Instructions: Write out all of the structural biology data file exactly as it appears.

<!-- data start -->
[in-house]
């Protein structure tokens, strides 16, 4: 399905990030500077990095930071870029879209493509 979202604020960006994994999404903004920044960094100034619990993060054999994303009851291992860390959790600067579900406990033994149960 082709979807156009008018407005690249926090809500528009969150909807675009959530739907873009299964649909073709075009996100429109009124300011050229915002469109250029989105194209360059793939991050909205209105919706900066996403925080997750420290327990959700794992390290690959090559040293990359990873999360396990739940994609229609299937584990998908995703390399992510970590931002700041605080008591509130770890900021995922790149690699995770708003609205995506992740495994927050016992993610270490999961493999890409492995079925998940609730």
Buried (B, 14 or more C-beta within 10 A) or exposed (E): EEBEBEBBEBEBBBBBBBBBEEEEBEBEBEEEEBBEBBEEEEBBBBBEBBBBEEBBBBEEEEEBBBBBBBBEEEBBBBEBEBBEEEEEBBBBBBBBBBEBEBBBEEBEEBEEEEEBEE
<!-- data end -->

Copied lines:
[in-house]
């Protein structure tokens, strides 16, 4: 399905990030500077990095930071870029879209493509 979202604020960006994994999404903004920044960094100034619990993060054999994303009851291992860390959790600067579900406990033994149960 082709979807156009008018407005690249926090809500528009969150909807675009959530739907873009299964649909073709075009996100429109009124300011050229915002469109250029989105194209360059793939991050909205209105919706900066996403925080997750420290327990959700794992390290690959090559040293990359990873999360396990739940994609229609299937584990998908995703390399992510970590931002700041605080008591509130770890900021995922790149690699995770708003609205995506992740495994927050016992993610270490999961493999890409492995079925998940609730």
Buried (B, 14 or more C-beta within 10 A) or exposed (E): EEBEBEBBEBEBBBBBBBBBEEEEBEBEBEEEEBBEBBEEEEBBBBBEBBBBEEBBBBEEEEEBBBBBBBBEEEBBBBEBEBBEEEEEBBBBBBBBBBEBEBBBEEBEEBEEEEEBEE